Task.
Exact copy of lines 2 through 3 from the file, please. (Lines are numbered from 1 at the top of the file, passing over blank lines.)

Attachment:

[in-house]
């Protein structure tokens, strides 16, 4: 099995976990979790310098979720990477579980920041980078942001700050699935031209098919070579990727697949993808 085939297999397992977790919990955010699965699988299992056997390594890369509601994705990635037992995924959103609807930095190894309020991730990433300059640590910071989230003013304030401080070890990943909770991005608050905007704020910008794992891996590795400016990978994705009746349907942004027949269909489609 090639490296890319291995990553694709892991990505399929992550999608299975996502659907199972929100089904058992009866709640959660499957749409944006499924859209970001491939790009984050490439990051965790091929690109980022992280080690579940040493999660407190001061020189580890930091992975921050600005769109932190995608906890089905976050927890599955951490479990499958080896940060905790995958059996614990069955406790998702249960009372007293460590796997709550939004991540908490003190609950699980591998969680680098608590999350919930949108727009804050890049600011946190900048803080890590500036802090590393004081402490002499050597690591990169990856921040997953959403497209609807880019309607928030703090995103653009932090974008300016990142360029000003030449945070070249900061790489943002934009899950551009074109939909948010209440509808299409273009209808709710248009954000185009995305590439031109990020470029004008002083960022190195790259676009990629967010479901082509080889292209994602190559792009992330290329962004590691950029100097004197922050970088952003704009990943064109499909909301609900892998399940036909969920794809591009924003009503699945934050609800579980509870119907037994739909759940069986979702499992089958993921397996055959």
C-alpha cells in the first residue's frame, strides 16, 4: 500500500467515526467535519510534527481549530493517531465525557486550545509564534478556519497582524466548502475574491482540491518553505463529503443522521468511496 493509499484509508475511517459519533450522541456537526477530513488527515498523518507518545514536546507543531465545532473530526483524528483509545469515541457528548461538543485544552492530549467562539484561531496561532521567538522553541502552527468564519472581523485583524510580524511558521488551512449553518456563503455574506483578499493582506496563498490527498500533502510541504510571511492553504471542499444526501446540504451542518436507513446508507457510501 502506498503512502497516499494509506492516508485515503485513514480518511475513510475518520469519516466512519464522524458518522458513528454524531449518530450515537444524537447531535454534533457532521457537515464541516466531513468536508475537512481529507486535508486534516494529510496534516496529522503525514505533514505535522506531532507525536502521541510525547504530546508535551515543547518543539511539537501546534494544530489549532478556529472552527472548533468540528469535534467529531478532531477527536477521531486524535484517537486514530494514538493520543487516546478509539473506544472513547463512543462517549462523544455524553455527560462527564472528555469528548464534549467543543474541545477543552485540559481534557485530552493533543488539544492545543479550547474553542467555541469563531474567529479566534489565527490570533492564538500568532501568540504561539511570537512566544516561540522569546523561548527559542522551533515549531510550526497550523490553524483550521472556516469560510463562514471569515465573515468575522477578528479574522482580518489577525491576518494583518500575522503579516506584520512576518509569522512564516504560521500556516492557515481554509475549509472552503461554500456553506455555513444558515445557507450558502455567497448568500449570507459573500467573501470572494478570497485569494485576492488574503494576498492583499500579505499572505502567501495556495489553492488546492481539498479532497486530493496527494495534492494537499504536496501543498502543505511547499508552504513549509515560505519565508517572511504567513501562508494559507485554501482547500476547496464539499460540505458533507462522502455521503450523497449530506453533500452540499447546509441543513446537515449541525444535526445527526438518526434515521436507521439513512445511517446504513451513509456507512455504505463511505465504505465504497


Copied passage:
């Protein structure tokens, strides 16, 4: 099995976990979790310098979720990477579980920041980078942001700050699935031209098919070579990727697949993808 085939297999397992977790919990955010699965699988299992056997390594890369509601994705990635037992995924959103609807930095190894309020991730990433300059640590910071989230003013304030401080070890990943909770991005608050905007704020910008794992891996590795400016990978994705009746349907942004027949269909489609 090639490296890319291995990553694709892991990505399929992550999608299975996502659907199972929100089904058992009866709640959660499957749409944006499924859209970001491939790009984050490439990051965790091929690109980022992280080690579940040493999660407190001061020189580890930091992975921050600005769109932190995608906890089905976050927890599955951490479990499958080896940060905790995958059996614990069955406790998702249960009372007293460590796997709550939004991540908490003190609950699980591998969680680098608590999350919930949108727009804050890049600011946190900048803080890590500036802090590393004081402490002499050597690591990169990856921040997953959403497209609807880019309607928030703090995103653009932090974008300016990142360029000003030449945070070249900061790489943002934009899950551009074109939909948010209440509808299409273009209808709710248009954000185009995305590439031109990020470029004008002083960022190195790259676009990629967010479901082509080889292209994602190559792009992330290329962004590691950029100097004197922050970088952003704009990943064109499909909301609900892998399940036909969920794809591009924003009503699945934050609800579980509870119907037994739909759940069986979702499992089958993921397996055959």
C-alpha cells in the first residue's frame, strides 16, 4: 500500500467515526467535519510534527481549530493517531465525557486550545509564534478556519497582524466548502475574491482540491518553505463529503443522521468511496 493509499484509508475511517459519533450522541456537526477530513488527515498523518507518545514536546507543531465545532473530526483524528483509545469515541457528548461538543485544552492530549467562539484561531496561532521567538522553541502552527468564519472581523485583524510580524511558521488551512449553518456563503455574506483578499493582506496563498490527498500533502510541504510571511492553504471542499444526501446540504451542518436507513446508507457510501 502506498503512502497516499494509506492516508485515503485513514480518511475513510475518520469519516466512519464522524458518522458513528454524531449518530450515537444524537447531535454534533457532521457537515464541516466531513468536508475537512481529507486535508486534516494529510496534516496529522503525514505533514505535522506531532507525536502521541510525547504530546508535551515543547518543539511539537501546534494544530489549532478556529472552527472548533468540528469535534467529531478532531477527536477521531486524535484517537486514530494514538493520543487516546478509539473506544472513547463512543462517549462523544455524553455527560462527564472528555469528548464534549467543543474541545477543552485540559481534557485530552493533543488539544492545543479550547474553542467555541469563531474567529479566534489565527490570533492564538500568532501568540504561539511570537512566544516561540522569546523561548527559542522551533515549531510550526497550523490553524483550521472556516469560510463562514471569515465573515468575522477578528479574522482580518489577525491576518494583518500575522503579516506584520512576518509569522512564516504560521500556516492557515481554509475549509472552503461554500456553506455555513444558515445557507450558502455567497448568500449570507459573500467573501470572494478570497485569494485576492488574503494576498492583499500579505499572505502567501495556495489553492488546492481539498479532497486530493496527494495534492494537499504536496501543498502543505511547499508552504513549509515560505519565508517572511504567513501562508494559507485554501482547500476547496464539499460540505458533507462522502455521503450523497449530506453533500452540499447546509441543513446537515449541525444535526445527526438518526434515521436507521439513512445511517446504513451513509456507512455504505463511505465504505465504497